Is this source reliable?
author: credentials, values/biases, associations
publisher: scholarly (ex. university press)?
date: relevant (ex. primary source or recent research)?
audience: who is it written for (the public or experts)?
Is there another interpretation or point of view to consider?
How will the new information influence or change your argument or what you know?
For more on evaluating sources see our Evaluation Guide.
Is My Source Scholarly?
|journalist / staff writer||industry expert||expert / researcher|
|content||general interest||practical industry info||specific & technical|
|peer review||no||no||yes (mostly)|
Scholarly articles will have: introductions, abstracts, author credentials, references &
Scholarly articles will sometimes have: review, method, results, and discussion
Once you have found a full source (online or print), use the CRAAP Test to determine if you should use it.
When was the information published or updated? Are the references to other sources up to date? Does currency matter for your topic?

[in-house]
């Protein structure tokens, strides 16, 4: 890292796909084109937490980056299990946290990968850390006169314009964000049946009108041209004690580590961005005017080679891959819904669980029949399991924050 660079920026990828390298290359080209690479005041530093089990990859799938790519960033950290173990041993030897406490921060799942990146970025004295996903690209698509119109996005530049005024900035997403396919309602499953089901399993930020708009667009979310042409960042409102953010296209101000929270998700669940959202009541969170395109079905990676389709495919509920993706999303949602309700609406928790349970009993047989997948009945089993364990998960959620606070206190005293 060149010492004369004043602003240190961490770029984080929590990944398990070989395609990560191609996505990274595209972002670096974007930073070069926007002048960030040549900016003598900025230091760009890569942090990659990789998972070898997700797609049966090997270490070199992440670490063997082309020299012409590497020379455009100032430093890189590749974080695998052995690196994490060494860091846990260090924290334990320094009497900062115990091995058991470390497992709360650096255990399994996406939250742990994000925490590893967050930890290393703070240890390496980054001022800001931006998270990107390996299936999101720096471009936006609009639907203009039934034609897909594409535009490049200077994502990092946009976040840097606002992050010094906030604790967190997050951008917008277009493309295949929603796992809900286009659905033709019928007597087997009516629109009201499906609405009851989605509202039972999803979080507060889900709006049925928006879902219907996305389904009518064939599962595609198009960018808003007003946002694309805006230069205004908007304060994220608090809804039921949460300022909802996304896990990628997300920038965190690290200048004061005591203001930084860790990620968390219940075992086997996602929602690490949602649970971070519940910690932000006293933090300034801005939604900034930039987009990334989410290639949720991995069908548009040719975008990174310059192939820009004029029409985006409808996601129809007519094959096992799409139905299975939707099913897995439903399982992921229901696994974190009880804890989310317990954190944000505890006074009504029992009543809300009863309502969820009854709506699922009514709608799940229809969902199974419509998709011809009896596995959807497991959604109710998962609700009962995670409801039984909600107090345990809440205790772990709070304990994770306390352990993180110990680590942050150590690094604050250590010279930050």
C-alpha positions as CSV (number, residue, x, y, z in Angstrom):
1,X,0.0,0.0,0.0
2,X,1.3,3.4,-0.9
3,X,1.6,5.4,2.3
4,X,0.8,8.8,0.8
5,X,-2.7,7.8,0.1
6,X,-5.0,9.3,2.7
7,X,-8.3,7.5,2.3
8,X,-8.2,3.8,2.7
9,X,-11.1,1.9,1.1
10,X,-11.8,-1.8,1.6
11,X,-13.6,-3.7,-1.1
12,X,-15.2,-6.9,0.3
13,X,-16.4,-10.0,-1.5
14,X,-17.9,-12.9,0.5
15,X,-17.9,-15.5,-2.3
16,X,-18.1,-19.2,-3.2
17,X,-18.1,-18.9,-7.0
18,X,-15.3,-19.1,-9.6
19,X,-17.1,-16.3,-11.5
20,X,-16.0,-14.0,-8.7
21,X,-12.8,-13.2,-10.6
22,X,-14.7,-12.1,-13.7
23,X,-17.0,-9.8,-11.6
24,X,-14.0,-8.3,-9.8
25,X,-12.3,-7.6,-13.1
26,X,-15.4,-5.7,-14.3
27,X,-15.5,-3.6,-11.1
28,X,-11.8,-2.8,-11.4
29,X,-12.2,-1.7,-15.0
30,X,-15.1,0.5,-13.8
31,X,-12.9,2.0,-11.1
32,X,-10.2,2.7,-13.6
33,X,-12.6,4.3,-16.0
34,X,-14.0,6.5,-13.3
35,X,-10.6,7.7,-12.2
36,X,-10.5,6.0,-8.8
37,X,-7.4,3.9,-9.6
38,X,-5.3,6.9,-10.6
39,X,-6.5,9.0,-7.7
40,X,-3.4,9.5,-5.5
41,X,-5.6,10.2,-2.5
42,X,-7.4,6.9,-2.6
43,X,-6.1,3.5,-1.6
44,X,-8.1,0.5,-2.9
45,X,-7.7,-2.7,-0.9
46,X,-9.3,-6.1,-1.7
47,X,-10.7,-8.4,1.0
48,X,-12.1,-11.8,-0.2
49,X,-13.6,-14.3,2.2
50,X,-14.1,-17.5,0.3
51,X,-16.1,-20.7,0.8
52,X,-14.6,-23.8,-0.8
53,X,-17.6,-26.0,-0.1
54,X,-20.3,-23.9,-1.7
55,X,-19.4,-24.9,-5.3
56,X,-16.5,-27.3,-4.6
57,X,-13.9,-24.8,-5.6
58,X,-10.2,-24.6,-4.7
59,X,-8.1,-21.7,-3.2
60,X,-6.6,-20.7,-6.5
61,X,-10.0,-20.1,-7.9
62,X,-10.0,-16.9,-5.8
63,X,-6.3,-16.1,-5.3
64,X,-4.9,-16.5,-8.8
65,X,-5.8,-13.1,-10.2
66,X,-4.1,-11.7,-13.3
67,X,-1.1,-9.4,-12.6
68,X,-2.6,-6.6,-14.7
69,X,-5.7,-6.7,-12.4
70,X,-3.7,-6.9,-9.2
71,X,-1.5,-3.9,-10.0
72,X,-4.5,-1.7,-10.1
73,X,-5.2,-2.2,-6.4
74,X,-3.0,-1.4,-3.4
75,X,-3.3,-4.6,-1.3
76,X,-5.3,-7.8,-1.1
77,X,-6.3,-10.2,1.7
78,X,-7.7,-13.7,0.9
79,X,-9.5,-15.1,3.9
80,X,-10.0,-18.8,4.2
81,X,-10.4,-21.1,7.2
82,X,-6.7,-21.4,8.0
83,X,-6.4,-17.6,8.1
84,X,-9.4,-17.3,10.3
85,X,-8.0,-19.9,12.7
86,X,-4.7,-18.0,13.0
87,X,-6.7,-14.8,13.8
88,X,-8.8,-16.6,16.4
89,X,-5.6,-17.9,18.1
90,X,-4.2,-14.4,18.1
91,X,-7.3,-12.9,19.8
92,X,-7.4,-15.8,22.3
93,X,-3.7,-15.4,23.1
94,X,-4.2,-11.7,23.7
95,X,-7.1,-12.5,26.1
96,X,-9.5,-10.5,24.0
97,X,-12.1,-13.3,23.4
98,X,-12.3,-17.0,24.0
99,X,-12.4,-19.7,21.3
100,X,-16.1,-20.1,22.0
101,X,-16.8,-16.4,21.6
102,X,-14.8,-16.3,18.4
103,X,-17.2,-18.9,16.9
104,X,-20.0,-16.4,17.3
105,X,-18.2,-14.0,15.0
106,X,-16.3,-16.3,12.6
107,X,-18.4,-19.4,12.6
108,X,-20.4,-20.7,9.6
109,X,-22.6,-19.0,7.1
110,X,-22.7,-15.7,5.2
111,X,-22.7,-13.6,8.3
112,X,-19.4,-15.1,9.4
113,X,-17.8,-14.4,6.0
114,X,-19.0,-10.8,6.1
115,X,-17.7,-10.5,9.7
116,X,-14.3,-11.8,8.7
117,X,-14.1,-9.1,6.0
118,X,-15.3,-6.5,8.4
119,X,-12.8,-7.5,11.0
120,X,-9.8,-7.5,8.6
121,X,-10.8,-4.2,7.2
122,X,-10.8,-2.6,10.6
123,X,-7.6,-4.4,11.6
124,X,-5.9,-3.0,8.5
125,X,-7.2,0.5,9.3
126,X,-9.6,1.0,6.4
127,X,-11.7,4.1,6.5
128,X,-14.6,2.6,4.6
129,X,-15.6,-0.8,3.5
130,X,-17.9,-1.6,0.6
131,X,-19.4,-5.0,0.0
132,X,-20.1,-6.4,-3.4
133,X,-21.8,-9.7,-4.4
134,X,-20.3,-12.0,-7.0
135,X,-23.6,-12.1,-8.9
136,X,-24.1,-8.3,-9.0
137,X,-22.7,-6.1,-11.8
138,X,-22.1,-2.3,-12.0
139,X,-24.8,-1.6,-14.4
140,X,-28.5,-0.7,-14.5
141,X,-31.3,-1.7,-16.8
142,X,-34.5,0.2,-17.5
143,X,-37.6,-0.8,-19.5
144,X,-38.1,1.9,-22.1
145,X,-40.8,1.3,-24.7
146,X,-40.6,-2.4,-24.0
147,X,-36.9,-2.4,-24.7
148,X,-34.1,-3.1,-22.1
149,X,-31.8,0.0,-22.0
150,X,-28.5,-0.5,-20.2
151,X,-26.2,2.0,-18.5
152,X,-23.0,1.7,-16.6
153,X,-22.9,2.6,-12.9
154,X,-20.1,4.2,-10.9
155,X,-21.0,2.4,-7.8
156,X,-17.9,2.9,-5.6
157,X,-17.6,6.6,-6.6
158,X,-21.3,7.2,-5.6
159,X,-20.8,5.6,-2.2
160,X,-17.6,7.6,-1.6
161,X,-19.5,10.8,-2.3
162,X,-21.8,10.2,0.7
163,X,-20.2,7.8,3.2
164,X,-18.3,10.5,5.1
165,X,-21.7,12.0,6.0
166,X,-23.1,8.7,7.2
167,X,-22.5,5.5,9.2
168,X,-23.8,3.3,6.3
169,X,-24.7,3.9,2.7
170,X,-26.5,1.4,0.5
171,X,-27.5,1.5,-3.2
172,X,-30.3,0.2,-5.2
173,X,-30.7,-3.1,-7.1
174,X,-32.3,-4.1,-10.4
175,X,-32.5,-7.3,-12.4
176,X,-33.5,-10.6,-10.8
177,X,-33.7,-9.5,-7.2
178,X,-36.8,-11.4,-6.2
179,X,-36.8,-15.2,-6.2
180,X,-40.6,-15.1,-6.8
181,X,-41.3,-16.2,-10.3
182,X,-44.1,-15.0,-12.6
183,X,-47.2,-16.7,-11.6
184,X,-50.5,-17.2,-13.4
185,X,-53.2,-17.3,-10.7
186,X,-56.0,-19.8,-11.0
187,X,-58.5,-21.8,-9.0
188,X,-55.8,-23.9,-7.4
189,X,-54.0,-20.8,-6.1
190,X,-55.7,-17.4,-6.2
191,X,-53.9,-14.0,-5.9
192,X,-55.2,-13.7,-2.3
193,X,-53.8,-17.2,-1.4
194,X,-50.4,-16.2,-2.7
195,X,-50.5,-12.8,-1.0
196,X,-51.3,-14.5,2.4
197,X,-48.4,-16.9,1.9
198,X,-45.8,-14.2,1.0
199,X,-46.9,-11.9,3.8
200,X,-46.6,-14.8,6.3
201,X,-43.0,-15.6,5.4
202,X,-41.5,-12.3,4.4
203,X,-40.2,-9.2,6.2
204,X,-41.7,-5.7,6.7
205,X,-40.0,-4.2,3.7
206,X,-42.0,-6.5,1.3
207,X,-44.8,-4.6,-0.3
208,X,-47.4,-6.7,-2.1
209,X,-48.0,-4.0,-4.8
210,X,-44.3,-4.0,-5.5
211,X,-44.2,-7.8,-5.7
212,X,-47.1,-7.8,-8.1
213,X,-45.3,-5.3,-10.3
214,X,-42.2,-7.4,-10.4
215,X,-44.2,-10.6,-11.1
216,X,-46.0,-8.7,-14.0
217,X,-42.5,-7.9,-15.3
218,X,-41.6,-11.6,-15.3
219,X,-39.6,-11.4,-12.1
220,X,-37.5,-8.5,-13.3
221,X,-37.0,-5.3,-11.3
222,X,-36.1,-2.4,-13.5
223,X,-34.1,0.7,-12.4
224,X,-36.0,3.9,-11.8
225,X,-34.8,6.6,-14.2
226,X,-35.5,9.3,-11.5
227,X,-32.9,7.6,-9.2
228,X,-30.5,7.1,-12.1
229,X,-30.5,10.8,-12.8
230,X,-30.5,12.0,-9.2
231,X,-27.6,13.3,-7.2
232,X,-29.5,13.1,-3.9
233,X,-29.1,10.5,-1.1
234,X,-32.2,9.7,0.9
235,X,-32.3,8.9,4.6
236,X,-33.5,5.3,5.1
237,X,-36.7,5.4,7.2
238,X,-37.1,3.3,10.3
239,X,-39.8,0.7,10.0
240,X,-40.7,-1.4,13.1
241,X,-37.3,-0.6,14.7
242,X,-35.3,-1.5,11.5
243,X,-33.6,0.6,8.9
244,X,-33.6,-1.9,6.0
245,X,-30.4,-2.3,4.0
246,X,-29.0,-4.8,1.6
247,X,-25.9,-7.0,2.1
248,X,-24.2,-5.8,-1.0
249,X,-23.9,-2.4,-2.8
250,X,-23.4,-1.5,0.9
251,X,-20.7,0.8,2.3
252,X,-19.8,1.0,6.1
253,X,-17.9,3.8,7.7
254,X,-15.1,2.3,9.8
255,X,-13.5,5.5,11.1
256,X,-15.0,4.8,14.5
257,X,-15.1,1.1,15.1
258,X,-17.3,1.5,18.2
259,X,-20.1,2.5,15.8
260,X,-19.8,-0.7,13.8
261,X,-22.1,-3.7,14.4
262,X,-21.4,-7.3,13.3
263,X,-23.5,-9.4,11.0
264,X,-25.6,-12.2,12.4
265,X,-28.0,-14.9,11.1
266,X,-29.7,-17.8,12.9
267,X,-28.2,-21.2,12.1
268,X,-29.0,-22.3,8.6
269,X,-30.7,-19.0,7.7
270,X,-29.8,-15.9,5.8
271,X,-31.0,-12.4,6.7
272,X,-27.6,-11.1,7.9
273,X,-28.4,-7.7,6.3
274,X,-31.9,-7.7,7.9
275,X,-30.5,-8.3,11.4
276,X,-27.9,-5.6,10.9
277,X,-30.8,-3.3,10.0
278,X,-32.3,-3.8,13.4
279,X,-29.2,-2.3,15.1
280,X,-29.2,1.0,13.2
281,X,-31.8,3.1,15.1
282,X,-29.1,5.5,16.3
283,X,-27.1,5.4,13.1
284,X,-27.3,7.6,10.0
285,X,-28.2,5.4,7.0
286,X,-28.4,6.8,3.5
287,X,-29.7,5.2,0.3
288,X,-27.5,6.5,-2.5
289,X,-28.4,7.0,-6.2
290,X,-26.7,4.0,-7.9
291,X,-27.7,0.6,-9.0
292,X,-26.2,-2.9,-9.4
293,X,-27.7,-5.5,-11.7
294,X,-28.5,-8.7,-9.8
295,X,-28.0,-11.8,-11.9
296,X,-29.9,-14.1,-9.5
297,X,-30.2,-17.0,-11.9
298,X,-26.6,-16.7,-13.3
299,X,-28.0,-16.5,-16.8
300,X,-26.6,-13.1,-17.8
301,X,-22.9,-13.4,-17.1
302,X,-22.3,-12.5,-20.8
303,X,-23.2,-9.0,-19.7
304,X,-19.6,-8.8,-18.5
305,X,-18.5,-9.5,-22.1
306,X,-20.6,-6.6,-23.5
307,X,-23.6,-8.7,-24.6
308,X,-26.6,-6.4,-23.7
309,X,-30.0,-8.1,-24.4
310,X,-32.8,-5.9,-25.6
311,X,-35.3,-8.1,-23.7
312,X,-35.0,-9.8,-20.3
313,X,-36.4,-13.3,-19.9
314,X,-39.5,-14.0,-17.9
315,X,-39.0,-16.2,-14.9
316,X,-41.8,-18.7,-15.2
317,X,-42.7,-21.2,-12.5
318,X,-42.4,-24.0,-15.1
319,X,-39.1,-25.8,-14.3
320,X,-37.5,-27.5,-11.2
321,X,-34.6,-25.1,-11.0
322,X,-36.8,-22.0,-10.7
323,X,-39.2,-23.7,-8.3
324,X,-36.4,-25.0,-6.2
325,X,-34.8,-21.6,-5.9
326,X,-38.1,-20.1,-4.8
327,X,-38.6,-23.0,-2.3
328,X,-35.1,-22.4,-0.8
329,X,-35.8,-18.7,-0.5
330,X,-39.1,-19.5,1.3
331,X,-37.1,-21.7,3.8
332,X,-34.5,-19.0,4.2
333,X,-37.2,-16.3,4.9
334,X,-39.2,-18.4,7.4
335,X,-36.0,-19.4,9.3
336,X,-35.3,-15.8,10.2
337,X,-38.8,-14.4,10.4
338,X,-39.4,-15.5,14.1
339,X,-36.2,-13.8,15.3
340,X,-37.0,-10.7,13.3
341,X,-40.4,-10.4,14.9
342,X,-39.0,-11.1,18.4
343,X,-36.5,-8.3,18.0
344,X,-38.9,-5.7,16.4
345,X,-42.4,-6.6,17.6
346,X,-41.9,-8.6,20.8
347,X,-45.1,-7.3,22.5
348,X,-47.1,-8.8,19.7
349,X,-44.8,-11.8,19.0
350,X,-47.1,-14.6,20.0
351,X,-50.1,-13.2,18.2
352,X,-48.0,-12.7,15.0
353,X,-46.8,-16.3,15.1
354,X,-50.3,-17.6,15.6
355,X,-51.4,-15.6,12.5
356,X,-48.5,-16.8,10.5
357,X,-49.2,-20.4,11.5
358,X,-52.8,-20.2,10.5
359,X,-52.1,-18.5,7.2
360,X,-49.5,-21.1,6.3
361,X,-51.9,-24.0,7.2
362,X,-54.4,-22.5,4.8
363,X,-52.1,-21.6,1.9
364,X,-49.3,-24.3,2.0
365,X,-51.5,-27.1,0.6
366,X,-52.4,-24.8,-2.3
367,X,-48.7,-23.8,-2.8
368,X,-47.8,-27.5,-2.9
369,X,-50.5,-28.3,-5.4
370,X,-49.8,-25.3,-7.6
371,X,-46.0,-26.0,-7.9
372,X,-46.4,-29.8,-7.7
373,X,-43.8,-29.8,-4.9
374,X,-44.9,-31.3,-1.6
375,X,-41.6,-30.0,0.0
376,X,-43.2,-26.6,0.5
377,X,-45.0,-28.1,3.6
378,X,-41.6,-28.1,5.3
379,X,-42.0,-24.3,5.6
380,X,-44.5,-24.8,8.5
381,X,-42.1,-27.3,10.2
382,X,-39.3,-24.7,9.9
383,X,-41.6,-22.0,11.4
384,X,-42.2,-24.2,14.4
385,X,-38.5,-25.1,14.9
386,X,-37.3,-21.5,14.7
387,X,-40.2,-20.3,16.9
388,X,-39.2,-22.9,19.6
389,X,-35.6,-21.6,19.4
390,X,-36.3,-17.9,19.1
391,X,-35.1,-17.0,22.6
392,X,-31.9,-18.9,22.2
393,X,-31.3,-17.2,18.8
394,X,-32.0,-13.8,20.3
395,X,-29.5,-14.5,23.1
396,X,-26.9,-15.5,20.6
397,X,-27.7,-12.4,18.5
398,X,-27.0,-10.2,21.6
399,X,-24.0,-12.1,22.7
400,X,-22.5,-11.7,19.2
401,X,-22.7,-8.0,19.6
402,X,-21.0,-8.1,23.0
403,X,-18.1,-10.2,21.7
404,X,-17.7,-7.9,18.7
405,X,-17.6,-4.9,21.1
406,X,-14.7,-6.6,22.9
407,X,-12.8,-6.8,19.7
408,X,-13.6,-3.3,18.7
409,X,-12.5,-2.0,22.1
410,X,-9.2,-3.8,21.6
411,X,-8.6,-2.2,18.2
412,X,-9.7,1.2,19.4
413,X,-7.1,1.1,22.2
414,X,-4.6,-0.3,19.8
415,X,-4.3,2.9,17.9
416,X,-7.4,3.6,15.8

Is this source relevant to your research question? Does the source meet the requirements of the assignment? Is the information too technical or too simple? Who is the intended audience? Does it add to your knowledge of the topic?
Who is the author? Is the author part of an educational institution or an organization? Can you find information about the author on the internet or with other resources? How often is this author cited? The author may be an individual or an organization.
Is this information correct and reliable? Are there spelling or grammar errors? Was the information reviewed or edited before it was published? What are other authors writing about the topic?
What is the purpose of the information? Is it designed to sway your opinion? Does it project a bias? Are there other points of view presented?
The CRAAP test was creatd by California State University, Chico.